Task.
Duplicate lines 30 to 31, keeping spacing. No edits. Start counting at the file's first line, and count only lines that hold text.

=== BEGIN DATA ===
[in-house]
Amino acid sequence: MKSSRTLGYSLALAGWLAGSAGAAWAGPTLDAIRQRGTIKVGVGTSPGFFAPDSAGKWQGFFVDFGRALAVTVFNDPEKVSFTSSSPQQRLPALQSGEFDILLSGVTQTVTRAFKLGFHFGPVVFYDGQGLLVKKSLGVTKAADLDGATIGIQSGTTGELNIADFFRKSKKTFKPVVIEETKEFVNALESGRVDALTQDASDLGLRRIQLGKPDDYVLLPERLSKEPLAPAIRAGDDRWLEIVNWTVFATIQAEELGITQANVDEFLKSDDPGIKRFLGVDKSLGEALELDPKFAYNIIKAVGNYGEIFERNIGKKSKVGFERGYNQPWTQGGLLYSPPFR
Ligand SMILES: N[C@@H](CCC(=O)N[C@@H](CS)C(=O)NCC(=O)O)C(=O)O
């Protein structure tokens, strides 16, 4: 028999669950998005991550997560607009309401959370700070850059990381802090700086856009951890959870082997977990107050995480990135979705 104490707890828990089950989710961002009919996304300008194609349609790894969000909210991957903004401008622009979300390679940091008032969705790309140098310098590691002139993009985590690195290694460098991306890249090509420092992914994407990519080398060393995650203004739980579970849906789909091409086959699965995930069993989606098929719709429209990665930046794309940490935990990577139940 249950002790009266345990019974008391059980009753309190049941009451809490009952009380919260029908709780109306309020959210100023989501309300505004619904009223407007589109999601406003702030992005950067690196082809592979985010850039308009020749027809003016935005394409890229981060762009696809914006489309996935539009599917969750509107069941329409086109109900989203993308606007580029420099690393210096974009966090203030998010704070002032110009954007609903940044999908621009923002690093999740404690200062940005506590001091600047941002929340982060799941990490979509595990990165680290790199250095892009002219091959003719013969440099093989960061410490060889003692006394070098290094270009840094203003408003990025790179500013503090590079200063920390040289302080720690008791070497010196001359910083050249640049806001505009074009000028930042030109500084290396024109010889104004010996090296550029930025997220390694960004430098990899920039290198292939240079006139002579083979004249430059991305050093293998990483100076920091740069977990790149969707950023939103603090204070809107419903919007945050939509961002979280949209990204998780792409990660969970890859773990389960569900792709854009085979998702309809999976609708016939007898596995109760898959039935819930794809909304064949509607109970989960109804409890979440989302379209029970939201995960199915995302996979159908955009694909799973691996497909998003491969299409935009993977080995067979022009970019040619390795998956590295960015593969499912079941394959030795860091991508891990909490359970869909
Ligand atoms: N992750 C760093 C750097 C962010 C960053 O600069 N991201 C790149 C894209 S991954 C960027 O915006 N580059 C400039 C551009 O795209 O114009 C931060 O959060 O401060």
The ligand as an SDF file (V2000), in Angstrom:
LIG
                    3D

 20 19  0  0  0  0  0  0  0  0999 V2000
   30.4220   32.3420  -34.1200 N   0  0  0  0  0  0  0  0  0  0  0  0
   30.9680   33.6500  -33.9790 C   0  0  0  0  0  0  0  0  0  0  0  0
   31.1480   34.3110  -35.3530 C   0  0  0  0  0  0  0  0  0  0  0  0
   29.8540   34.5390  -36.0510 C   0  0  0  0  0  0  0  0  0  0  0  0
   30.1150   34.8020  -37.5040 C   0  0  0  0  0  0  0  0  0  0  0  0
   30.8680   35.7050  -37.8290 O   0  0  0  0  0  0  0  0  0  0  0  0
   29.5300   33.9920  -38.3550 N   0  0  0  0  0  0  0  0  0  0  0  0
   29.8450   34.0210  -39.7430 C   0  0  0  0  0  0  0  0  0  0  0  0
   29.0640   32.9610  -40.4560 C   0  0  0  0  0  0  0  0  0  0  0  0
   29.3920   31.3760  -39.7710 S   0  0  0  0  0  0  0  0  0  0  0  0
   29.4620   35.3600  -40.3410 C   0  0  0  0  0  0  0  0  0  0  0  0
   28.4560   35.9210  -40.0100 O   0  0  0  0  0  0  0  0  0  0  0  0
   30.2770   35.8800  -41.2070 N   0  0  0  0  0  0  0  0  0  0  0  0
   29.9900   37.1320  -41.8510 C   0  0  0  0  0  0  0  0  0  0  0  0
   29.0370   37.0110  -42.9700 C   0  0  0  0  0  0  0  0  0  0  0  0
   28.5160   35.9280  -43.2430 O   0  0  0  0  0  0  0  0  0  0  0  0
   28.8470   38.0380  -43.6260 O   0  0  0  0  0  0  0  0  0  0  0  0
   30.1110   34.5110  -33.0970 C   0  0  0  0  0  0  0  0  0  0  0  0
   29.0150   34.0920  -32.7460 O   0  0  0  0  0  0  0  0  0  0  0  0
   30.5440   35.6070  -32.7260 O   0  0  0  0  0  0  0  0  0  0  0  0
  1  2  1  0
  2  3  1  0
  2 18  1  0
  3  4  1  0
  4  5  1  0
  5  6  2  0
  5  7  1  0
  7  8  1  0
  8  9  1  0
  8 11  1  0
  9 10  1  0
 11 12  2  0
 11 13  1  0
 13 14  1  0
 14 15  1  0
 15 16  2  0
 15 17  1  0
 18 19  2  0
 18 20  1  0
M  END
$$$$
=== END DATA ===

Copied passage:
  1  2  1  0
  2  3  1  0